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Decision tool and molecular typing technique for a plant pathogen forensic application, using wheat streak mosaic virus as a model pathogen

Rogers, Stephanie Marie
Scope and Method of Study:
The vulnerabilities of US agriculture and the easy availability of naturally abundant plant pathogens create the threat of a biological attack on our cropping systems. Before a forensic investigation of a disease outbreak occurs, it must be determined that the introduction was likely to have been intentional. Successful attribution of the crime may be facilitated by a genetic analysis of the causal pathogen. Strict method validations must be conducted for the procedure to withstand the scrutiny of the courtroom. In this study, I developed a decision tool to assist first responders in assessing whether an outbreak may have involved human intent. Additionally, I validated a molecular typing technique using Wheat streak mosaic virus (WSMV) as a model and evaluated its use in a forensic investigation through field trials and isolate relationship studies.
Findings and Conclusions:
The Crop Bioagent Introduction Intent Assessment Tool (CBIIAT) proved to be an effective method for assessing the likelihood that a plant disease outbreak was the result of a deliberate effort. The tool's effectiveness was evaluated by several testers, individuals who practiced using the tool at both a natural and intentionally inoculated WSMV outbreak in Oklahoma. With easy access via the online program and a user-friendly design, the tool can be quickly incorporated into investigative procedures by non-scientists and used as a model for similar tools for other pathogens.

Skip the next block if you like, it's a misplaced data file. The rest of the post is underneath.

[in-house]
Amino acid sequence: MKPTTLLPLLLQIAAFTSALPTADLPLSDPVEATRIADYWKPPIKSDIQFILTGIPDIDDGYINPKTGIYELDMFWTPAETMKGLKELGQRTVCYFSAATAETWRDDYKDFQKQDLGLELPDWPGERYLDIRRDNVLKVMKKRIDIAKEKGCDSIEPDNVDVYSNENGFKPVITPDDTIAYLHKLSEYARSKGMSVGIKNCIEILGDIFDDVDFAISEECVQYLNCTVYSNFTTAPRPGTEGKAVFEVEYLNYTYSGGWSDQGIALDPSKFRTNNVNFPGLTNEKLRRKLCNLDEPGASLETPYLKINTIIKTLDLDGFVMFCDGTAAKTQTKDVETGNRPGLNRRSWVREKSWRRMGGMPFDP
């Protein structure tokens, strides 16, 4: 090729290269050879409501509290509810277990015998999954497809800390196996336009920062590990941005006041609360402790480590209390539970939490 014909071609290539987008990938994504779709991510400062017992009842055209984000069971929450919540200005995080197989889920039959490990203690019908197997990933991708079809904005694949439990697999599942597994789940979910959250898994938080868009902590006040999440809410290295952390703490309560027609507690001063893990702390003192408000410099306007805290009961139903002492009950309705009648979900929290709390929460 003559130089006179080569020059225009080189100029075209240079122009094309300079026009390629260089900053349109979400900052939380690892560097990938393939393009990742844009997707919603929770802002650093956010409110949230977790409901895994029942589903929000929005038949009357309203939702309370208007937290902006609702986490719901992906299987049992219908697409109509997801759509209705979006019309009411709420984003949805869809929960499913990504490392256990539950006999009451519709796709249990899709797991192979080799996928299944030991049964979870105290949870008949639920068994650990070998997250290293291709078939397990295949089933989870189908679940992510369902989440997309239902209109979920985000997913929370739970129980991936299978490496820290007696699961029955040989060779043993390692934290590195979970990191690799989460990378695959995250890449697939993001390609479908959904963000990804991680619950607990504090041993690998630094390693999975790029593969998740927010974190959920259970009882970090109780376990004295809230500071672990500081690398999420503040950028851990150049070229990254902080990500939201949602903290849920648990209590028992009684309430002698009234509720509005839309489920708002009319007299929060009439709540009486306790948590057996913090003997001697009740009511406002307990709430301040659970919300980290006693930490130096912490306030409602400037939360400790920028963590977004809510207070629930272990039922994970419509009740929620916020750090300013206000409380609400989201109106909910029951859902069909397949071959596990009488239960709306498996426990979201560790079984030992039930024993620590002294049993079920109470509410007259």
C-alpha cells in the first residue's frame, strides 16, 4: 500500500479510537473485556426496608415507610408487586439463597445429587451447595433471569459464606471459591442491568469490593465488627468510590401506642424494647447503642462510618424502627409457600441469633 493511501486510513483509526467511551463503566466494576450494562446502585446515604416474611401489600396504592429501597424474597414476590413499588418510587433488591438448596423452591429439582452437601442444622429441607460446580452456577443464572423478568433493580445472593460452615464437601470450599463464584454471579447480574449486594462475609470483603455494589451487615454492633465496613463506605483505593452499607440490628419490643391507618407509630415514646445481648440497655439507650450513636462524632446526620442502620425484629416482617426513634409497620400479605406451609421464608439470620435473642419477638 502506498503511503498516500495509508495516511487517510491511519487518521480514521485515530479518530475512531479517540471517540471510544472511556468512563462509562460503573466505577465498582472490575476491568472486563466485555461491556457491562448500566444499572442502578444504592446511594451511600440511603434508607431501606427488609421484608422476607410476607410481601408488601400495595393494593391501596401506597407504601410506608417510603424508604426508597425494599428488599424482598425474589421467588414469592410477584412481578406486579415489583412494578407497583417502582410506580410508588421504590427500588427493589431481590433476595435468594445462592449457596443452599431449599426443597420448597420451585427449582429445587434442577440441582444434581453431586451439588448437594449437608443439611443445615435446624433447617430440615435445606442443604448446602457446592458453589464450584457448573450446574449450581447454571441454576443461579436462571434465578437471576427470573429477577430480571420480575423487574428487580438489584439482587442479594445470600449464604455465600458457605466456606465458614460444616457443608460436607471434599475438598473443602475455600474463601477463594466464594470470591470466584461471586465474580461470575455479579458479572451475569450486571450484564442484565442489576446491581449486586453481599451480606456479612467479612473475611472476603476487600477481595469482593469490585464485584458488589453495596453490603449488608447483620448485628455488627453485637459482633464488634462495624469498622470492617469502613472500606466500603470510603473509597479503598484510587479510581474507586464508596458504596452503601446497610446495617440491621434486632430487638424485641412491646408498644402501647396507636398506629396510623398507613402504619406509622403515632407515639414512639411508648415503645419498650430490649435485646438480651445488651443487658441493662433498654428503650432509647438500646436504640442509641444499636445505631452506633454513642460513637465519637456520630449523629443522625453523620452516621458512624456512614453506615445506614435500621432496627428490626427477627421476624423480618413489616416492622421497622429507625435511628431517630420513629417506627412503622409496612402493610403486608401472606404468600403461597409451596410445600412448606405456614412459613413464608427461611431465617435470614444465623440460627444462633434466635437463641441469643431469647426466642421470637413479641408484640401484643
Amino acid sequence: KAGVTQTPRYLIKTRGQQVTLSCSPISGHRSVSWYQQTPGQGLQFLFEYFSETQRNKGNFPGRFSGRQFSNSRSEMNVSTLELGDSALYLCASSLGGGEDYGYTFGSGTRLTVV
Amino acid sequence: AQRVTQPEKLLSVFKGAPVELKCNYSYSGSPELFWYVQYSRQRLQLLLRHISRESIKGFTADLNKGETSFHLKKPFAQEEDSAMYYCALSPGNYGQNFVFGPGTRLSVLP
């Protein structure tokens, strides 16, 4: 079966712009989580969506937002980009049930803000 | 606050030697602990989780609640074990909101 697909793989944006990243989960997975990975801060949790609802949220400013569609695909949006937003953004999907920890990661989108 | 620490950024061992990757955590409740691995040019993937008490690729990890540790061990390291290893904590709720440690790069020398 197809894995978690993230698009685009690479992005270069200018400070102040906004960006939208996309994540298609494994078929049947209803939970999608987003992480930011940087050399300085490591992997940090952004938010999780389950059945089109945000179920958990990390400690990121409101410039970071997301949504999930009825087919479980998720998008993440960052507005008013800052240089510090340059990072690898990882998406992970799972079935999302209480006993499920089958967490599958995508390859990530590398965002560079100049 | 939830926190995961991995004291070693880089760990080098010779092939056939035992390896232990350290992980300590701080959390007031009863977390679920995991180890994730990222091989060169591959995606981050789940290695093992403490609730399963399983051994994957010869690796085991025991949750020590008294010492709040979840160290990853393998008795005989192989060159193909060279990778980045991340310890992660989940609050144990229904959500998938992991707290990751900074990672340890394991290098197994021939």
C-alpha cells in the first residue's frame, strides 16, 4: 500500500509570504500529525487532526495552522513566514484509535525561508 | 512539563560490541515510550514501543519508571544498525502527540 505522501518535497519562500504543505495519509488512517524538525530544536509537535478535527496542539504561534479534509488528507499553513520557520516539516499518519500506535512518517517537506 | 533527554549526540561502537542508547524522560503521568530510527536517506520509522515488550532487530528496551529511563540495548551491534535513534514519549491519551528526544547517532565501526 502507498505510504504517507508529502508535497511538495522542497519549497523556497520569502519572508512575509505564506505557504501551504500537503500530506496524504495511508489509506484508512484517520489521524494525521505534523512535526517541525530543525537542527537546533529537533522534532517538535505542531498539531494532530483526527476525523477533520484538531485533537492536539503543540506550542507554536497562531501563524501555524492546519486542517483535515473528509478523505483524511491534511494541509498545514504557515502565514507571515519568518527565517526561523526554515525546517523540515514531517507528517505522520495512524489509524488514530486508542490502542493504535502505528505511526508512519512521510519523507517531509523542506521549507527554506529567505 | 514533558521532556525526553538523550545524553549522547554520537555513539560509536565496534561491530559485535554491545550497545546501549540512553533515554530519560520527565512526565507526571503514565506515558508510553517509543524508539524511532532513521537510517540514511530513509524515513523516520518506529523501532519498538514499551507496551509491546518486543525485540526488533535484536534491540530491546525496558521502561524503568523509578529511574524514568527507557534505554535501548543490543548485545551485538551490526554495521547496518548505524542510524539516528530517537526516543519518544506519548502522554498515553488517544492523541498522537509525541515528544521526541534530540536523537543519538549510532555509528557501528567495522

The thorough validation showed the WSMV SNP typing method to be reproducible, sensitive, specific, and capable of discriminating between known strains and field isolates of the virus. In a two year study I evaluated the effect of common wheat field treatments and conditions on the consistency of the single nucleotide polymorphism (SNP) profiles of WSMV isolates. No effects due to treatment were found. Minor changes found in the profiles were most likely a natural phenomenon. No effects due to treatment were found. Minor changes found in the profiles were most likely a natural phenomenon.
The SNP profiles were generated in 2008 for two geographically distinct WSMV outbreaks to determine if the SNP typing method could be used to evaluate the pattern or pathway of spatial spread of the virus. No correlation of genotype to geographical location was found, but each isolate yielded a unique SNP profile which could be useful in a forensic investigation, particularly if a correlation were shown with another element, such as the origin of seed.